-- the images and labels from the given IDX-format files.
-- Return the neural network along with its success rate.
train :: FilePath -- ^ Images file
      -> FilePath -- ^ Labels file
      -> IO (Network,Double) -- ^ Neural net and success rate
train imgsPath lblsPath = fmap (first (Network . pure)) $
    runBatch train' imgsPath lblsPath =<< getRandomLayer

-- | Test a given neural network using the images
-- and labels from the given IDX-format files. The
-- network will not learn from any of the images.
-- Return the success rate.
test :: Network -- ^ Neural network to test
     -> FilePath -- ^ Images file
     -> FilePath -- ^ Labels file
     -> IO Double -- ^ Success rate of tests
test (Network [layer]) imgsPath lblsPath =
    snd <$> runBatch test' imgsPath lblsPath layer
test _ _ _ = error "Invalid network"

    :: (Layer -> (Image,Label) -> (Layer,Bool))
    -> FilePath -> FilePath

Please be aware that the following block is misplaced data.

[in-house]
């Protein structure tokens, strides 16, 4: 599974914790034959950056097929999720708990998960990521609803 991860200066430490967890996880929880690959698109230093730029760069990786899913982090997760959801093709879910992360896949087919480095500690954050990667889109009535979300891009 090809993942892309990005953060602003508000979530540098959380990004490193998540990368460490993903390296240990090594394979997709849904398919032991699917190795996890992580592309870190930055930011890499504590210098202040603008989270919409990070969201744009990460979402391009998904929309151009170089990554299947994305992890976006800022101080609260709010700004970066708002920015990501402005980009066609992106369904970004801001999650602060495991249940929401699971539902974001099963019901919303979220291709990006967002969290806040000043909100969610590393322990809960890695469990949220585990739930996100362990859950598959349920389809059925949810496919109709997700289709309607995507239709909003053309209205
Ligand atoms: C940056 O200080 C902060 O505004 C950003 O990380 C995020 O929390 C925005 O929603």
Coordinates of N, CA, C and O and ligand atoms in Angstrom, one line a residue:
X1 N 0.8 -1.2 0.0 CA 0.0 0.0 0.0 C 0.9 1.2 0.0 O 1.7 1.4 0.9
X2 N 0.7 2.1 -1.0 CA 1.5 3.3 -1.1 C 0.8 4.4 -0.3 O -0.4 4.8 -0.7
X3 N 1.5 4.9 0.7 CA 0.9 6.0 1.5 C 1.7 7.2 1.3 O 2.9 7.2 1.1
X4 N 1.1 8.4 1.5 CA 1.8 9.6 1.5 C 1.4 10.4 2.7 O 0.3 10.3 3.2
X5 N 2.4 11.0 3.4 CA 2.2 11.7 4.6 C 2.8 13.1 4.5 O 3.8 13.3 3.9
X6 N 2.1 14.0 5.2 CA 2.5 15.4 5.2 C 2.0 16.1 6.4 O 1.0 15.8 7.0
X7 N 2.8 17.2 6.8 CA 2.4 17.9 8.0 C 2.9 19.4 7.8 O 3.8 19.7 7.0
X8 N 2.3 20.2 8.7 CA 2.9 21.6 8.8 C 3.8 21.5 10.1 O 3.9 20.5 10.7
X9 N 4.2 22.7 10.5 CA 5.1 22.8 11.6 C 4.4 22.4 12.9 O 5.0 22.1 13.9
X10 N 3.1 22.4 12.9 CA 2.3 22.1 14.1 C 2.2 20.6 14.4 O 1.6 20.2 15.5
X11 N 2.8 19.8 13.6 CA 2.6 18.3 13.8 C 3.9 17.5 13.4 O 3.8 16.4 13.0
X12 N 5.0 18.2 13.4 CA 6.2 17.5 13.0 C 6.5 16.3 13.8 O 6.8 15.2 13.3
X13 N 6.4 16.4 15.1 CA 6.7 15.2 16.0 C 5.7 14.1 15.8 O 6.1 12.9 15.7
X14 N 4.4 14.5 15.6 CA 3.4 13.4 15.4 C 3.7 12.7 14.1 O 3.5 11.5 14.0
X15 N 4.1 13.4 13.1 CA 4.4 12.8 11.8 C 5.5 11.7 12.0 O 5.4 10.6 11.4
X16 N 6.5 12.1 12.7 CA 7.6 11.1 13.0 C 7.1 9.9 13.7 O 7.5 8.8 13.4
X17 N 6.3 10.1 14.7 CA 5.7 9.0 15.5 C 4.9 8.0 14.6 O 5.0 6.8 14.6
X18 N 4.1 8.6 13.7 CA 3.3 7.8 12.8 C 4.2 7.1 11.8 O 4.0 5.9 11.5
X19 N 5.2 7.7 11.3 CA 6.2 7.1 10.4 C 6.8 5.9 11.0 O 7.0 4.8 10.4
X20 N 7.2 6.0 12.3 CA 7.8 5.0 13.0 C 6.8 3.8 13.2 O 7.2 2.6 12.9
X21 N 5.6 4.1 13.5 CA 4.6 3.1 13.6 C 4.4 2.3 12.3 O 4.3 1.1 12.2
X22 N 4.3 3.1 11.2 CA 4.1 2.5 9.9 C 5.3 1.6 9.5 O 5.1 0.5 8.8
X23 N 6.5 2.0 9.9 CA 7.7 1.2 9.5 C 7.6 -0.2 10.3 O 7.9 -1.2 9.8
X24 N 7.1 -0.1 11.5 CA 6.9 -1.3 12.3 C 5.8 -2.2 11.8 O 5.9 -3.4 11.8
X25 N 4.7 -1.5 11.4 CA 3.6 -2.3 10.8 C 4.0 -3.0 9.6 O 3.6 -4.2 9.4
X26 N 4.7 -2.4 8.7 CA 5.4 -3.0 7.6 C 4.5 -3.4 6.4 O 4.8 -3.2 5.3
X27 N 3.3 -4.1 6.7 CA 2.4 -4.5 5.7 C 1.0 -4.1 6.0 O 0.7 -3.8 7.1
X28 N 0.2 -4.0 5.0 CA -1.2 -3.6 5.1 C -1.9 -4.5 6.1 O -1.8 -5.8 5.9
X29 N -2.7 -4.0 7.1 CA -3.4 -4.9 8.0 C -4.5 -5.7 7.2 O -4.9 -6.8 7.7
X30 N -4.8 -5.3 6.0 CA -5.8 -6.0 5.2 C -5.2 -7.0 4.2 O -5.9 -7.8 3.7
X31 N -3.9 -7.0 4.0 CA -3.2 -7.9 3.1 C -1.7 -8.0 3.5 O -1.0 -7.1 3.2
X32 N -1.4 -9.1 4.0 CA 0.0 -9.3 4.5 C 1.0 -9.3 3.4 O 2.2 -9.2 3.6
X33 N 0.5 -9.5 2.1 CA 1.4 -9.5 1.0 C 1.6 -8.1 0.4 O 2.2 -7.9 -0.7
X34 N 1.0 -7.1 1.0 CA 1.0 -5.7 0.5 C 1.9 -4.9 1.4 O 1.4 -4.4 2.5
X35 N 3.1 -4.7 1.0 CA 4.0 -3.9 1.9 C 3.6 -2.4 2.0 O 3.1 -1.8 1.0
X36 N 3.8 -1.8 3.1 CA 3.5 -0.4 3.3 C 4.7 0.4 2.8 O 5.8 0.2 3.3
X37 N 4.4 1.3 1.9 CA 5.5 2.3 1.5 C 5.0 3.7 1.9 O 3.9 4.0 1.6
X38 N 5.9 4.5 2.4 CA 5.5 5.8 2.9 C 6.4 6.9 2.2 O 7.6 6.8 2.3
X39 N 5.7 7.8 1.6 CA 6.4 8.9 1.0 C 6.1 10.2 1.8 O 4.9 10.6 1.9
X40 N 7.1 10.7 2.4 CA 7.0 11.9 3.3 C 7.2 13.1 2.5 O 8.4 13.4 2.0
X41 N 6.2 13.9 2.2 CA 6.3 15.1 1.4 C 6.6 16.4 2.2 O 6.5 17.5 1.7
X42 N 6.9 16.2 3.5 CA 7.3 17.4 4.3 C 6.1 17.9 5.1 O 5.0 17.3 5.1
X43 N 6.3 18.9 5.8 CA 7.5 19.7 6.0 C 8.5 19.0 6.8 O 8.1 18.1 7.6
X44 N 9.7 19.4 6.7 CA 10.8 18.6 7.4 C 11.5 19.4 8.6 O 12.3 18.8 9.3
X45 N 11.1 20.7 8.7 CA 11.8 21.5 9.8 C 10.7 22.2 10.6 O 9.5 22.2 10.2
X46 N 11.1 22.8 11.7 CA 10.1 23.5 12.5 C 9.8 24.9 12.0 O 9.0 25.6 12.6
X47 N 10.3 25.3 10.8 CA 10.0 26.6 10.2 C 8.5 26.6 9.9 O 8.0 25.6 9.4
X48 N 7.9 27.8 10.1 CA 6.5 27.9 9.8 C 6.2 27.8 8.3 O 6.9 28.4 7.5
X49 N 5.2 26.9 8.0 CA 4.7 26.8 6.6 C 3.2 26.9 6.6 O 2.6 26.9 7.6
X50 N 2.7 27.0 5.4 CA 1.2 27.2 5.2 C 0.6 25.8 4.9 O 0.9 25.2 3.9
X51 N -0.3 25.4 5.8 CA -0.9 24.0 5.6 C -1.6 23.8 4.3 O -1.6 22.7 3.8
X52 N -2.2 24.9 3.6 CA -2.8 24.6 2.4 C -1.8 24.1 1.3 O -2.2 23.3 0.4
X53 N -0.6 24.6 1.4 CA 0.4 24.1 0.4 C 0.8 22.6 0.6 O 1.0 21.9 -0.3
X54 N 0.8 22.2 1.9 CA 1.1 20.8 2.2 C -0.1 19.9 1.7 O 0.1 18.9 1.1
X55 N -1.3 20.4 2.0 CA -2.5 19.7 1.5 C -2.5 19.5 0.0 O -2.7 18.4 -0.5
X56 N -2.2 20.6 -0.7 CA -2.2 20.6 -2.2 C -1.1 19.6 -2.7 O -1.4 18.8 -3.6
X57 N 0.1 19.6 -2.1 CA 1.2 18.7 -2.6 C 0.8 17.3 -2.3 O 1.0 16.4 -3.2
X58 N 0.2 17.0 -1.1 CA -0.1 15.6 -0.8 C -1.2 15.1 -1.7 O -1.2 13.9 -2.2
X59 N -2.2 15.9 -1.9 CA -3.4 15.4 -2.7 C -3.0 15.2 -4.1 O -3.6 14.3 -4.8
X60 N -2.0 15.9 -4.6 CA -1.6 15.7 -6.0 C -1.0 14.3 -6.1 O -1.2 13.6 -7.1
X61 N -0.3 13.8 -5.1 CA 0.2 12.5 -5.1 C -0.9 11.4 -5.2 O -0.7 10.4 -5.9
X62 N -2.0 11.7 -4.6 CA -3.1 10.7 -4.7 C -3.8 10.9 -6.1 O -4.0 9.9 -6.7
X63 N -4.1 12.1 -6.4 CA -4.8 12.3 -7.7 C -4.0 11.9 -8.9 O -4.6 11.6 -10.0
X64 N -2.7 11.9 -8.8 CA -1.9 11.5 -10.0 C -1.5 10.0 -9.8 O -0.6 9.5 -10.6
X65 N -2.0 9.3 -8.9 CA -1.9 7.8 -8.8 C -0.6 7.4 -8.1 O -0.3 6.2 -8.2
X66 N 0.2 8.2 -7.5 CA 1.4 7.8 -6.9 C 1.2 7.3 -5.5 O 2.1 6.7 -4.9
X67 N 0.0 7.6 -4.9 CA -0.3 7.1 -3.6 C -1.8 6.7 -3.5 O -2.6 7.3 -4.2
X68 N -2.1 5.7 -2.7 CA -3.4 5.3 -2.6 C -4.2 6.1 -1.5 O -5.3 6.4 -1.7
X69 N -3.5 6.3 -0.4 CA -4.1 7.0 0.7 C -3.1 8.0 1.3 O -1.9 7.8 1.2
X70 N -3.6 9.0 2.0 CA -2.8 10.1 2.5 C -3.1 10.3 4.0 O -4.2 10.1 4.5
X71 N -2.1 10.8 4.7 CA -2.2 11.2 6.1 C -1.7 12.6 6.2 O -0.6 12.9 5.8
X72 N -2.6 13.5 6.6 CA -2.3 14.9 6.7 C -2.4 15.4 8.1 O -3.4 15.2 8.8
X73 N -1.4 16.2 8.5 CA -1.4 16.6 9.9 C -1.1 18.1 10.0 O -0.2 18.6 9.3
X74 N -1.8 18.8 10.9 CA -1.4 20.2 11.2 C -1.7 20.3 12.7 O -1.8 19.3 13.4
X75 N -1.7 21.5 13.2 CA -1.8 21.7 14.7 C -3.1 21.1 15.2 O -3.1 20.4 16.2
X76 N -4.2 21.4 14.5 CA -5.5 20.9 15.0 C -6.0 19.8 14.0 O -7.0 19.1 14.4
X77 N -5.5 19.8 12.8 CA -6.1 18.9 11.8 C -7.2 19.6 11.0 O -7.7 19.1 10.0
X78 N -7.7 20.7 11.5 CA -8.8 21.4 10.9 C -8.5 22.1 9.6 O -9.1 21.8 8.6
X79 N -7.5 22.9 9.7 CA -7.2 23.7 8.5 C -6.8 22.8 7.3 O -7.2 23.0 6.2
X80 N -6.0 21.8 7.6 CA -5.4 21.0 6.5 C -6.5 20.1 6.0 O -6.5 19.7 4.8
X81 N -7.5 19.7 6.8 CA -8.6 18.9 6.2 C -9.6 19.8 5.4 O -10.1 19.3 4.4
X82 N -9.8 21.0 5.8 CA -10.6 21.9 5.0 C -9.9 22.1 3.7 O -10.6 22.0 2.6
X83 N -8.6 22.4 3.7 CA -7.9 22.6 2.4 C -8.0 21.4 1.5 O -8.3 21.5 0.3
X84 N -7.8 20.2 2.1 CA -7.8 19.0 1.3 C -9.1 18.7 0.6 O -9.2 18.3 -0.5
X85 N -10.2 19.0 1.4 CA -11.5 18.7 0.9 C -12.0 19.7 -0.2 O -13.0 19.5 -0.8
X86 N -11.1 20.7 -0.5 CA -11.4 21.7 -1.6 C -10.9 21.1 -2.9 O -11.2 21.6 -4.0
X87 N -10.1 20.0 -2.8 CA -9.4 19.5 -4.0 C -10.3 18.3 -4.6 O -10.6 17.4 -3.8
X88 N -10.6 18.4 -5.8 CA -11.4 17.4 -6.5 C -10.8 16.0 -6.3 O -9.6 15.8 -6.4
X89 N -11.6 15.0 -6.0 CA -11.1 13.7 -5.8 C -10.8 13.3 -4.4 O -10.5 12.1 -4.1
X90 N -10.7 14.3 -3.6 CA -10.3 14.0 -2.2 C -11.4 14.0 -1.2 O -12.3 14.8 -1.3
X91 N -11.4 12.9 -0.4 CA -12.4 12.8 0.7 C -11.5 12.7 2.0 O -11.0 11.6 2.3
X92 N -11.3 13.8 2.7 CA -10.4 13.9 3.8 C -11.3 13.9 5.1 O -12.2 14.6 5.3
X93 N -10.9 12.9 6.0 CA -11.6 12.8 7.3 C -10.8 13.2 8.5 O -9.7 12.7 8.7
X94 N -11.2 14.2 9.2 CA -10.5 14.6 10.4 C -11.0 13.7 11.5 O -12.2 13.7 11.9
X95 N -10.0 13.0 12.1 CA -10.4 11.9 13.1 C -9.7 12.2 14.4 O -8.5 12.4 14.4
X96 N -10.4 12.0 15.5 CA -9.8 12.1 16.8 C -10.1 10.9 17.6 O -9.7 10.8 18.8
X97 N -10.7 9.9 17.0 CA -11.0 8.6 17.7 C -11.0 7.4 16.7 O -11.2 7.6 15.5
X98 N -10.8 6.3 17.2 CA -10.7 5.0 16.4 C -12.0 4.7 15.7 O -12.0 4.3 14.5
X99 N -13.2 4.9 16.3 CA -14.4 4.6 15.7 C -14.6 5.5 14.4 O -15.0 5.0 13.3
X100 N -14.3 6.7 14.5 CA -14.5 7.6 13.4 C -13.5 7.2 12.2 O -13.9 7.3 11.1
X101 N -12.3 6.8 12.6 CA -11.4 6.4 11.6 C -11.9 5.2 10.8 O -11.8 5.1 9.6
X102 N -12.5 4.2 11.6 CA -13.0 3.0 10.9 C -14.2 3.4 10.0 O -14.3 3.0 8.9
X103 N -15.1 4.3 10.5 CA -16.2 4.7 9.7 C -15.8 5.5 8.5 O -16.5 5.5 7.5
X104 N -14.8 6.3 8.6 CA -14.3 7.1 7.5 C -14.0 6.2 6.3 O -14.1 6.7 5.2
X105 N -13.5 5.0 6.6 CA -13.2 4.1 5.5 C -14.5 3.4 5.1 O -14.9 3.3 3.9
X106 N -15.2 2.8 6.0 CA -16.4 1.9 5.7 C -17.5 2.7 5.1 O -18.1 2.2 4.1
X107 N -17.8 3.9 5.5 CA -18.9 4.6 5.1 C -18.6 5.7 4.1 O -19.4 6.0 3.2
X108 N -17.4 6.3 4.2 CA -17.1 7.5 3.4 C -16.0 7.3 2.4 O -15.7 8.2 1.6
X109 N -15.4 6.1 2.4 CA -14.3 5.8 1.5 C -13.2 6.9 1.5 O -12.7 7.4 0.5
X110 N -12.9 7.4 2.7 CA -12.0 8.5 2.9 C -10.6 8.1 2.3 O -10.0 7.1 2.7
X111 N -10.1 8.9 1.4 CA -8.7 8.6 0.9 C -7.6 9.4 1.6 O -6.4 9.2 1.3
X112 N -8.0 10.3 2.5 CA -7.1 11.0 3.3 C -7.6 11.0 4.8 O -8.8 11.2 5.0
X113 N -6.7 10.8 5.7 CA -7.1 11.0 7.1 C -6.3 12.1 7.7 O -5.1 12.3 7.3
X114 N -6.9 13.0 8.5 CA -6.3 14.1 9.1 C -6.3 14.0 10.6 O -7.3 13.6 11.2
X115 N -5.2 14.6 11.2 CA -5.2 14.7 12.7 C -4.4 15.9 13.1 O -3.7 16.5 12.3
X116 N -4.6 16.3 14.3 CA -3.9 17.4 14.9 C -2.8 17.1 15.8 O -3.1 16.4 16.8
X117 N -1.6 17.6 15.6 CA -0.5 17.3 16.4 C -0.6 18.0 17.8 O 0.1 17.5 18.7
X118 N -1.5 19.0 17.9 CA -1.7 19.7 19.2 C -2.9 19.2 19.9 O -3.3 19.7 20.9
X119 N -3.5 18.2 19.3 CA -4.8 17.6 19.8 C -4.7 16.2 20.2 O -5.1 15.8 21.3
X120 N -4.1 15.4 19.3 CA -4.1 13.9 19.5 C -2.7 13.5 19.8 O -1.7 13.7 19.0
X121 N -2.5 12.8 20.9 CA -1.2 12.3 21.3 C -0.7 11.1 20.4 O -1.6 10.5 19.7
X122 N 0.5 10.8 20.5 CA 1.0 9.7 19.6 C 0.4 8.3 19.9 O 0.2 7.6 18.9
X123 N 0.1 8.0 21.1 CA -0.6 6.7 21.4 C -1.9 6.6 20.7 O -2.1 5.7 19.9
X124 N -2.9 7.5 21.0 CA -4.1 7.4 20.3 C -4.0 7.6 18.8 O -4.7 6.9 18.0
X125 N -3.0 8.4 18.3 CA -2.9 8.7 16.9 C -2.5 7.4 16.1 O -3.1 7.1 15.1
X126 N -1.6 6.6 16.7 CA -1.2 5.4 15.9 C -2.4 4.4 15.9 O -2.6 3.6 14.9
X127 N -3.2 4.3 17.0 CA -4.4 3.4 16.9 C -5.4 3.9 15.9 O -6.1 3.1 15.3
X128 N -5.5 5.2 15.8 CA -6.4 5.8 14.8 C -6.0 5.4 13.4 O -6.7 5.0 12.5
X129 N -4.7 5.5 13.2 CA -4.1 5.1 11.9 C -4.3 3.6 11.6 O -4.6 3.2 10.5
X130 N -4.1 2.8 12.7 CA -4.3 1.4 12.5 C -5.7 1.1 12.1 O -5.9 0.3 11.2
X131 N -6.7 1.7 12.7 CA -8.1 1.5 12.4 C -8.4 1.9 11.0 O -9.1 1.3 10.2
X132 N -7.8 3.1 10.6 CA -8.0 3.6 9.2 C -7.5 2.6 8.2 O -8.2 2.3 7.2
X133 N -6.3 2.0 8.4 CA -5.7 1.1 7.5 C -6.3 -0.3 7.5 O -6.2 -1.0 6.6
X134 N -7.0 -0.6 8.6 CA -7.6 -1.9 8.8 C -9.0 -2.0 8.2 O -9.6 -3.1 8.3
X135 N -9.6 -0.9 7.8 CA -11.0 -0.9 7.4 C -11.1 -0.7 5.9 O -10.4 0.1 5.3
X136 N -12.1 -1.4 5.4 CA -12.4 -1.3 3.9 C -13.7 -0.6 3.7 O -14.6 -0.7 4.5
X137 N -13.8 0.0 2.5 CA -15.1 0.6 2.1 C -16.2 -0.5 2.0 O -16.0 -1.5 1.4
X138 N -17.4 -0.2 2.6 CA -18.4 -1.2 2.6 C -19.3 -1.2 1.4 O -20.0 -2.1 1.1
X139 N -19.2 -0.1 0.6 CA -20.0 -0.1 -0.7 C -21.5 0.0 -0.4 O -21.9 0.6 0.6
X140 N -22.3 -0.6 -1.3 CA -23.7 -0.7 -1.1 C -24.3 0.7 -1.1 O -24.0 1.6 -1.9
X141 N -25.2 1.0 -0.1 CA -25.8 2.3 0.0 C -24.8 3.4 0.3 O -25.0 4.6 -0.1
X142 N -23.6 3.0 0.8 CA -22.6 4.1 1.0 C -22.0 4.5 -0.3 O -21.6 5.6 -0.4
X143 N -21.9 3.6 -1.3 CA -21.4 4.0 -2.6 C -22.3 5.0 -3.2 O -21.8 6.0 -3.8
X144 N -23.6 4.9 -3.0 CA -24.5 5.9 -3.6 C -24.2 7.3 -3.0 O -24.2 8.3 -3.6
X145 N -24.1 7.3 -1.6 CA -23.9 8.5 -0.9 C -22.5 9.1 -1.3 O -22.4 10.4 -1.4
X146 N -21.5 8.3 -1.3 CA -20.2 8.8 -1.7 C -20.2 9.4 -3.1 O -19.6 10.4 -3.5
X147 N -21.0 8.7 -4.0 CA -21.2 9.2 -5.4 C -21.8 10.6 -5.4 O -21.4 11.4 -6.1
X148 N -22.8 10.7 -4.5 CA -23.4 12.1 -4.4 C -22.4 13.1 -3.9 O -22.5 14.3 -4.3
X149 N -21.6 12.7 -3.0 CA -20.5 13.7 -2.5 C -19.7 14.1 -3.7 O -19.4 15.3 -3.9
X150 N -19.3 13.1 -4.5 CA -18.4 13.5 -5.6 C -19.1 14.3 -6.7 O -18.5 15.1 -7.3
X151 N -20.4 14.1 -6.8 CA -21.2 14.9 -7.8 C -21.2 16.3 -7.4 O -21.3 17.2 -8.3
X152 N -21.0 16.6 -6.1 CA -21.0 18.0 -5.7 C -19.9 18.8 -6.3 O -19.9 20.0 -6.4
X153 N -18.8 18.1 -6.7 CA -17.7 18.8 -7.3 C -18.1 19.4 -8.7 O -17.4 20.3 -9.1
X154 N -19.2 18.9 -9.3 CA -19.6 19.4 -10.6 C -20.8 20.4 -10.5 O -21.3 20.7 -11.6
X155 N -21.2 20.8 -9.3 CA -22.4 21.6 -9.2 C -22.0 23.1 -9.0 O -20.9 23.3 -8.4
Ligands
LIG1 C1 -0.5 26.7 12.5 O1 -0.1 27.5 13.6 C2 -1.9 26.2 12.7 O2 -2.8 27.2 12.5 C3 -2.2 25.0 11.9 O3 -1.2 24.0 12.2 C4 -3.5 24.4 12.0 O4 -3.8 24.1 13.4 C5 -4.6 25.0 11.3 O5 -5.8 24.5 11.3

-> Layer -> IO (Layer,Double)
runBatch run imgsPath lblsPath layer =
    fmap (fmap percentTrue . mapAccumL run layer) $
    zip <$> getImages imgsPath <*> getLabels lblsPath

train' :: Layer -> (Image,Label) -> (Layer,Bool)
train' layer (image, label) = (force layer', label == guess)
    inputs = fromIntegral . min 1 <$> image
    outputs = calcNode inputs <$> layer
    guess = snd (maximum (zip outputs [0..]))
    targetOutputs = replicate (fromIntegral label) 0 ++ 1 : repeat 0
    layer' = zipWith4 updateWeights
                (repeat inputs)

test' :: Layer -> (Image,Label) -> (Layer,Bool)
test' layer (image, label) =
    (layer, snd (train' layer (image, label)))

calcNode :: [Input] -> [Weight] -> Output
calcNode inputs weights =
    sum (zipWith (*) inputs weights) / imageSize

updateWeights :: Output -> Output -> [Input] -> [Weight] -> [Weight]
updateWeights target actual =
    zipWith (\input weight -> weight + input * dx)
    dx = 0.05 * (target - actual)

percentTrue :: [Bool] -> Double
percentTrue xs =
    len (filter id xs) / len xs * 100
    len = fromIntegral . length

getRandomLayer :: IO Layer
getRandomLayer = take layerSize
    . chunksOf imageSize
    . randoms <$> getStdGen

getLength :: Handle -> Int -> IO Int
getLength handle fileHeaderSize = fromIntegral .
    Get.runGet (Get.skip 4 >> Get.getWord32be)